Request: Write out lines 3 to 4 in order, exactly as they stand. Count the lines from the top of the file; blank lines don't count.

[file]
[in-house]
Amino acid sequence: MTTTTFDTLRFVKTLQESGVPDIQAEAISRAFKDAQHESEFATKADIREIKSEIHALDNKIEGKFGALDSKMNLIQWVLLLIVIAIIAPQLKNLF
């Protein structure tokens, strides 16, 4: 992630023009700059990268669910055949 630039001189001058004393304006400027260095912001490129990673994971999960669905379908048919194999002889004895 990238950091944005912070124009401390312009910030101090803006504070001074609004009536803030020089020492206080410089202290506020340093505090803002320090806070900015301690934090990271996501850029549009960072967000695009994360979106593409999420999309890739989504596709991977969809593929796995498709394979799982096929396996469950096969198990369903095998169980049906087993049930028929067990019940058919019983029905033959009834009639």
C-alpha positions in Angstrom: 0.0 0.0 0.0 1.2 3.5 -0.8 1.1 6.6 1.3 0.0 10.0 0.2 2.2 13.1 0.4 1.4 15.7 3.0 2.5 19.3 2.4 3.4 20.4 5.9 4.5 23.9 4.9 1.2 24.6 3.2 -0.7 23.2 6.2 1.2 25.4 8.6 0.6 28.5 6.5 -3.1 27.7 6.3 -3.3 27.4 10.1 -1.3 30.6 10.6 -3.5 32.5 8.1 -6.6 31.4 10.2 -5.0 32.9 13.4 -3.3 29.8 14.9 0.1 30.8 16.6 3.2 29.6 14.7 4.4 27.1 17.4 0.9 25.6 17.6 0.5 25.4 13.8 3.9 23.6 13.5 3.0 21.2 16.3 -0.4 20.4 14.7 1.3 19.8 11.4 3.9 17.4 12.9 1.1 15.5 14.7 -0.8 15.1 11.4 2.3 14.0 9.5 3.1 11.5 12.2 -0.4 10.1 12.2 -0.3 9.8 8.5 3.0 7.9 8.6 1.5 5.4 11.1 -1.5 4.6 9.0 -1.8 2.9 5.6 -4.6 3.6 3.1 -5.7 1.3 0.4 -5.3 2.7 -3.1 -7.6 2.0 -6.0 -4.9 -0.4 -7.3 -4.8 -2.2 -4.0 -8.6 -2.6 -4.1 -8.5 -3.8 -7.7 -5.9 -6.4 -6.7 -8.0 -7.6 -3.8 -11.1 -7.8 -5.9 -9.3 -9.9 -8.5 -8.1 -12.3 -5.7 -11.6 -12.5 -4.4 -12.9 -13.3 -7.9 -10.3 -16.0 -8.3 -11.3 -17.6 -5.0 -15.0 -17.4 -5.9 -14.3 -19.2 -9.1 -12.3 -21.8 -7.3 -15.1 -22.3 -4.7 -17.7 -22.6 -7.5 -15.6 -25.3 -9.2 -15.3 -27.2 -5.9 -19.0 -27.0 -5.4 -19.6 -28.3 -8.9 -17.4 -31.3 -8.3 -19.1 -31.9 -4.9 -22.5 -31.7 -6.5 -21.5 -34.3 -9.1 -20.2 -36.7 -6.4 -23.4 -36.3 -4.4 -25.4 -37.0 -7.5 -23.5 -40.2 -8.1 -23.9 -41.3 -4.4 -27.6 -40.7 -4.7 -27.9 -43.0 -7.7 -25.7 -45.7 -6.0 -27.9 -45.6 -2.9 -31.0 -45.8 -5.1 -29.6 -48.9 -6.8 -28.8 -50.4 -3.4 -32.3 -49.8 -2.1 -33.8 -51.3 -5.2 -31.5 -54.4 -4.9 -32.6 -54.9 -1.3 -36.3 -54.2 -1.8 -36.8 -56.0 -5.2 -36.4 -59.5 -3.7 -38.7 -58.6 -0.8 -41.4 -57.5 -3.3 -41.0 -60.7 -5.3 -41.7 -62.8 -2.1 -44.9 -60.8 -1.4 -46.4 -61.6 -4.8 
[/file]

């Protein structure tokens, strides 16, 4: 992630023009700059990268669910055949 630039001189001058004393304006400027260095912001490129990673994971999960669905379908048919194999002889004895 990238950091944005912070124009401390312009910030101090803006504070001074609004009536803030020089020492206080410089202290506020340093505090803002320090806070900015301690934090990271996501850029549009960072967000695009994360979106593409999420999309890739989504596709991977969809593929796995498709394979799982096929396996469950096969198990369903095998169980049906087993049930028929067990019940058919019983029905033959009834009639």
C-alpha positions in Angstrom: 0.0 0.0 0.0 1.2 3.5 -0.8 1.1 6.6 1.3 0.0 10.0 0.2 2.2 13.1 0.4 1.4 15.7 3.0 2.5 19.3 2.4 3.4 20.4 5.9 4.5 23.9 4.9 1.2 24.6 3.2 -0.7 23.2 6.2 1.2 25.4 8.6 0.6 28.5 6.5 -3.1 27.7 6.3 -3.3 27.4 10.1 -1.3 30.6 10.6 -3.5 32.5 8.1 -6.6 31.4 10.2 -5.0 32.9 13.4 -3.3 29.8 14.9 0.1 30.8 16.6 3.2 29.6 14.7 4.4 27.1 17.4 0.9 25.6 17.6 0.5 25.4 13.8 3.9 23.6 13.5 3.0 21.2 16.3 -0.4 20.4 14.7 1.3 19.8 11.4 3.9 17.4 12.9 1.1 15.5 14.7 -0.8 15.1 11.4 2.3 14.0 9.5 3.1 11.5 12.2 -0.4 10.1 12.2 -0.3 9.8 8.5 3.0 7.9 8.6 1.5 5.4 11.1 -1.5 4.6 9.0 -1.8 2.9 5.6 -4.6 3.6 3.1 -5.7 1.3 0.4 -5.3 2.7 -3.1 -7.6 2.0 -6.0 -4.9 -0.4 -7.3 -4.8 -2.2 -4.0 -8.6 -2.6 -4.1 -8.5 -3.8 -7.7 -5.9 -6.4 -6.7 -8.0 -7.6 -3.8 -11.1 -7.8 -5.9 -9.3 -9.9 -8.5 -8.1 -12.3 -5.7 -11.6 -12.5 -4.4 -12.9 -13.3 -7.9 -10.3 -16.0 -8.3 -11.3 -17.6 -5.0 -15.0 -17.4 -5.9 -14.3 -19.2 -9.1 -12.3 -21.8 -7.3 -15.1 -22.3 -4.7 -17.7 -22.6 -7.5 -15.6 -25.3 -9.2 -15.3 -27.2 -5.9 -19.0 -27.0 -5.4 -19.6 -28.3 -8.9 -17.4 -31.3 -8.3 -19.1 -31.9 -4.9 -22.5 -31.7 -6.5 -21.5 -34.3 -9.1 -20.2 -36.7 -6.4 -23.4 -36.3 -4.4 -25.4 -37.0 -7.5 -23.5 -40.2 -8.1 -23.9 -41.3 -4.4 -27.6 -40.7 -4.7 -27.9 -43.0 -7.7 -25.7 -45.7 -6.0 -27.9 -45.6 -2.9 -31.0 -45.8 -5.1 -29.6 -48.9 -6.8 -28.8 -50.4 -3.4 -32.3 -49.8 -2.1 -33.8 -51.3 -5.2 -31.5 -54.4 -4.9 -32.6 -54.9 -1.3 -36.3 -54.2 -1.8 -36.8 -56.0 -5.2 -36.4 -59.5 -3.7 -38.7 -58.6 -0.8 -41.4 -57.5 -3.3 -41.0 -60.7 -5.3 -41.7 -62.8 -2.1 -44.9 -60.8 -1.4 -46.4 -61.6 -4.8 